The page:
Practically everyone knows about the world’s oldest profession, but not many people seem to know about human sex trafficking, a nefarious deviation on prostitution.
“It’s similar, but it’s not the same thing,” says Sister Rose Ann Barmann, a Benedictine nun at Benet Hill Monastery in Black Forest. “Victims as young as babies are forced or sold and held captive in modern-day slavery.”
Nuns from the Benedictine and Franciscan orders in El Paso County are building the state’s first safe house for women over age 18 who have been victims of sex trafficking.
The Bakhita Mountain Home fits the benevolent efforts of Catholic sisters, Barmann said.
With a mission that emphasizes helping women and children, Benet Hill sisters identified human trafficking as a cause five years ago and have been conducting public education programs since.
Creating a residential treatment program where psychologically, spiritually, emotionally, mentally and physically-bruised women can recover and leave their past behind seemed like a natural evolution.
“It’s a community effort to address a dark, silent, hidden crime in our community,” Barmann said.
Public supporters and survivors of the underworld crime are assisting with the project.
The Trafficking Victims Protection Act of 2000, defines human trafficking as recruiting, harboring, transporting, providing or obtaining a person for compelled labor or commercial sex through force, fraud or coercion.
The crime is a human rights violation and leads to commercial sexual exploitation of minors and adults, illegal labor practices and coerced marriages.
Statistics show the average age of girls when they are trafficked is 11 to 12 years old. Young girls are particularly vulnerable because they are often lured by flattery and personal attention, and then tricked into sharing compromising photos of themselves and blackmailed into doing sex acts for money, experts say.
The illegal scheme doesn’t happen only in Third World countries, as some might think, Barmann said. Colorado, including Colorado Springs, is rife with cases.
“It’s a global, a national, a state and a local issue,” she said.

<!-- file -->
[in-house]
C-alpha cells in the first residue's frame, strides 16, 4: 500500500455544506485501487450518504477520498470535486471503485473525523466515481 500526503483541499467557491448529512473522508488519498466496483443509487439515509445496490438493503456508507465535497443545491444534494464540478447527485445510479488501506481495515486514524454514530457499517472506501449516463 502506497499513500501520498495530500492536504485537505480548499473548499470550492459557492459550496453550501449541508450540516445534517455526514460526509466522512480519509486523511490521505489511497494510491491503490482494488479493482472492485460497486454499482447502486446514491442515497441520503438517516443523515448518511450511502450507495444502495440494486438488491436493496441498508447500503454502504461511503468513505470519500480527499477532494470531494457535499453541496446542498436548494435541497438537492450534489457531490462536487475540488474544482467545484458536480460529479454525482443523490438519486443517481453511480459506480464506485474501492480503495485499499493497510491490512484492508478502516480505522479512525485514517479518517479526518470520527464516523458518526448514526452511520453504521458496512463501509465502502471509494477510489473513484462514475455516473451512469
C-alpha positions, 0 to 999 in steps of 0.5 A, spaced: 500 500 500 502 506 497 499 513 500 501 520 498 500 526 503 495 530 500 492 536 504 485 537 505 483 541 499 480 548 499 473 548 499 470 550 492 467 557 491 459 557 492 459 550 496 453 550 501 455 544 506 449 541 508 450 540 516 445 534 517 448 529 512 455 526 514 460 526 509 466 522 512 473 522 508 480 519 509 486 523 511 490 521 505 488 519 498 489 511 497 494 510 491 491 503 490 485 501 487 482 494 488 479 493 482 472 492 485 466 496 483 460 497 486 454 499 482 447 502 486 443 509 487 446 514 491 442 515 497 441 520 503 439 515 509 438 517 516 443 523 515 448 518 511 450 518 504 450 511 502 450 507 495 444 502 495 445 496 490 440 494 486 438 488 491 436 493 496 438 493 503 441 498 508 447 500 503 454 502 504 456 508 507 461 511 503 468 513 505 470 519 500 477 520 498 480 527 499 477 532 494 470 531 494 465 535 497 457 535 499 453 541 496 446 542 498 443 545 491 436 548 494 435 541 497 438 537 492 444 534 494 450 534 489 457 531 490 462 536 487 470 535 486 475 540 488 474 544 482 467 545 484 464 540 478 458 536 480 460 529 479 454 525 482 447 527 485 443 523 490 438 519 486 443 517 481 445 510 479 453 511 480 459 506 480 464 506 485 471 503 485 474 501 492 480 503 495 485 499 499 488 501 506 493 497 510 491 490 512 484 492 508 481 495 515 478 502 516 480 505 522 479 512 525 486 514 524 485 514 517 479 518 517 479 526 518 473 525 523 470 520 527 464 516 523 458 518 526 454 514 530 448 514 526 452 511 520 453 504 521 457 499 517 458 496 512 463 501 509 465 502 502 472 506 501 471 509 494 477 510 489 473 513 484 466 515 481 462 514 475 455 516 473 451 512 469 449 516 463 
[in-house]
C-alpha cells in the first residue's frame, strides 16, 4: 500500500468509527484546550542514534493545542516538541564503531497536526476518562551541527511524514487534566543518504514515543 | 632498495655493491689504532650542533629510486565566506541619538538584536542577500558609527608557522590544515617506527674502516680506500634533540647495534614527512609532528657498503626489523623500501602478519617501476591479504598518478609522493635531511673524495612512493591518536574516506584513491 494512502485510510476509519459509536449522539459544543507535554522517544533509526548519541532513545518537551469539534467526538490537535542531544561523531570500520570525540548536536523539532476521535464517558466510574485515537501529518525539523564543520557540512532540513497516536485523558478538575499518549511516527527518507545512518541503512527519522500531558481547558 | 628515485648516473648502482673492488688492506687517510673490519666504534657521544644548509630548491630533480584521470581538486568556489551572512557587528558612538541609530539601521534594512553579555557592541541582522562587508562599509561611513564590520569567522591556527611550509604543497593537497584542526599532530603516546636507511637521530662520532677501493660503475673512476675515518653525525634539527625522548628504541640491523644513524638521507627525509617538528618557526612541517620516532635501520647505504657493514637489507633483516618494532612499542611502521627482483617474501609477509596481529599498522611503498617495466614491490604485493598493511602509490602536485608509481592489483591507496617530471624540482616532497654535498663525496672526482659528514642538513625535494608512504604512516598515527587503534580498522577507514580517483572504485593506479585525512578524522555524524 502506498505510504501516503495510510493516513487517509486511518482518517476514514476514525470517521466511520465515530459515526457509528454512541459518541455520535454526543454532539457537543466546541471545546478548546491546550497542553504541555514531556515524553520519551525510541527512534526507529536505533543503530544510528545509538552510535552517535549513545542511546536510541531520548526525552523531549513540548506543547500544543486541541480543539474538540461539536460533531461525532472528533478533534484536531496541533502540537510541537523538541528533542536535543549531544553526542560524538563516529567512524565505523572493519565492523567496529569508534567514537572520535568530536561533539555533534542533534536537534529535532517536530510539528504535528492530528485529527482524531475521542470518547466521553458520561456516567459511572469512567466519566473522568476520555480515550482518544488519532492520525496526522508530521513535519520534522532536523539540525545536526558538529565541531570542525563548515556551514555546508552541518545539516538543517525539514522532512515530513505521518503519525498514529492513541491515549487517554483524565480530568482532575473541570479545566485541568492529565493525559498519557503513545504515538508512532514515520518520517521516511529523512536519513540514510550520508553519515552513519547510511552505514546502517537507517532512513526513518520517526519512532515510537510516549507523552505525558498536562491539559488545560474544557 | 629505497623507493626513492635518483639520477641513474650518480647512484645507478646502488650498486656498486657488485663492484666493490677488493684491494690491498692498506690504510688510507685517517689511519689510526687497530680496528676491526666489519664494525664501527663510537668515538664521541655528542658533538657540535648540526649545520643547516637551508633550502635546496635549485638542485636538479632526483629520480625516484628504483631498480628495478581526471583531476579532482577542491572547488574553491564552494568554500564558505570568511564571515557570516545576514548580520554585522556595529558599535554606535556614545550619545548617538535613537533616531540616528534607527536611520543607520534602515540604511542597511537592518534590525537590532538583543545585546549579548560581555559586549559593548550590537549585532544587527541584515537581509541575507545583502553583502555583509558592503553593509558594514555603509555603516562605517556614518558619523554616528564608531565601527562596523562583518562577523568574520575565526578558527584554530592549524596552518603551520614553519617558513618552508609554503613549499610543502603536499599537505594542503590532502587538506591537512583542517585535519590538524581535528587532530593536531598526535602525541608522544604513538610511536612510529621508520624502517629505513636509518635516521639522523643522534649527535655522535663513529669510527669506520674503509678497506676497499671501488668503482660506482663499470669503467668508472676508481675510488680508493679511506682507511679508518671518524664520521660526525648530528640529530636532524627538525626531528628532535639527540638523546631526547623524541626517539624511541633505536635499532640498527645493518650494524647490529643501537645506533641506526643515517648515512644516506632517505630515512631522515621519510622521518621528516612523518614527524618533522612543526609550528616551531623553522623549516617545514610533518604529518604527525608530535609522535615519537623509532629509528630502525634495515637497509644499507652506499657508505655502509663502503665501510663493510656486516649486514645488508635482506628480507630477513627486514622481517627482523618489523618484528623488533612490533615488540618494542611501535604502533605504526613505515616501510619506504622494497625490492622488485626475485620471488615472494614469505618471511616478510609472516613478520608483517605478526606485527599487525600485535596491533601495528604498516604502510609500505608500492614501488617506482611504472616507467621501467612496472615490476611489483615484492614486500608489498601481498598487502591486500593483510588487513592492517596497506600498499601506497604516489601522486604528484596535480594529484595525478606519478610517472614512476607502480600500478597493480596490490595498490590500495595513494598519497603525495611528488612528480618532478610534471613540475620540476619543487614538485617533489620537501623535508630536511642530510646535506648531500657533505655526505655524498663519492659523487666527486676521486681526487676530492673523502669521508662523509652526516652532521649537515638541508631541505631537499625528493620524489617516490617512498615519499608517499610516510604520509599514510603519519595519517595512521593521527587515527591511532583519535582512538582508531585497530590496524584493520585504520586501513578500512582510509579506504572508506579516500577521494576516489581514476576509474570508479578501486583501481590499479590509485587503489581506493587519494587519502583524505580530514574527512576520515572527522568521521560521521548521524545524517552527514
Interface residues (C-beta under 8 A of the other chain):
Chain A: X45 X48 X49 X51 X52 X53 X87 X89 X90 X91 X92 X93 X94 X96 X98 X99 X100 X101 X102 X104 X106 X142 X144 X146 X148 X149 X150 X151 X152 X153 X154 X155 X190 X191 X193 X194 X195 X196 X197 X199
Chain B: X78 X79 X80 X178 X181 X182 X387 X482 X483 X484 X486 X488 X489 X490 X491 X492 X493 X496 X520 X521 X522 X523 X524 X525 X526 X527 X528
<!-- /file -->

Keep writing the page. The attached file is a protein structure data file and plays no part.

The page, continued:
The nonprofit Bakhita Mountain Home is working on raising $190,000 to renovate a house in the Pikes Peak region, the location of which is being kept confidential.
Expected to open its doors in the spring of 2021, the home will provide free shelter, food, clothing, job training, counseling and other support, with the goal of clients becoming self-sufficient and overcoming the exploitation and abuse they experienced.
The model is built on the operations of a nationwide network of similar facilities.
“It’s a real need,” Barmann said.
The national trend for reintegrating adult victims has been to provide individualized living space, where survivors learn to “navigate the personal responsibilities that come with freedom and independence,” said human rights advocate Amy Roth Sandrolini. She has worked in the field of international counter-human trafficking for nearly two decades, including with the The Human Trafficking Task Force of Southern Colorado.
“The number of human trafficking victims in the United States is overwhelming,” she said.
The coronavirus pandemic has exacerbated the situation both domestically and globally, Sandrolini said, calling the number of safe homes or shelters for victims “unacceptably low.”
“Even though more homes are opening across the country, the fact remains — there just aren’t enough of them,” she said.
The El Paso County home is named after St. Josephine Bakhita, who was born in 1869 in Africa’s Republic of the Sudan. She was sold into slavery as a child, with historical accounts showing her enduring extreme hardship and suffering. She later joined the Order of the Canossian Sisters in Italy and died in 1947.
When then Pope John Paul II canonized Bakhita in 2000, he described her as a “shining advocate of genuine emancipation.”
A virtual benefit Walk for Survivors on May 16, originally planned as an in-person event raised, $15,000 toward the renovations, Barmann said.
Organizers also are seeking grants, private donations and business sponsorships to help with refurbishing the home to accommodate five women at a time. For more information, go to https://bakhitamountainhome.org.
El Paso County also is home to Sarah’s Home, a faith-based residential treatment program in Calhan for girls ages 12 to 18 who have been rescued from sex trafficking.
The program is licensed as a specialized group home through the state and provides healing, secondary education and reintegration for minors, including foster care children who have been victimized.
An estimated 300,000 minors are trafficked in the United States annually, according to the organization, with just 300 beds available nationwide for recovery.
The Human Trafficking Task Force of Southern Colorado presents seminars for school districts on what to look for and hosts an annual symposium in the fall to bring awareness to the topic, educate participants on what they can do and advocate for the anti-trafficking movement.
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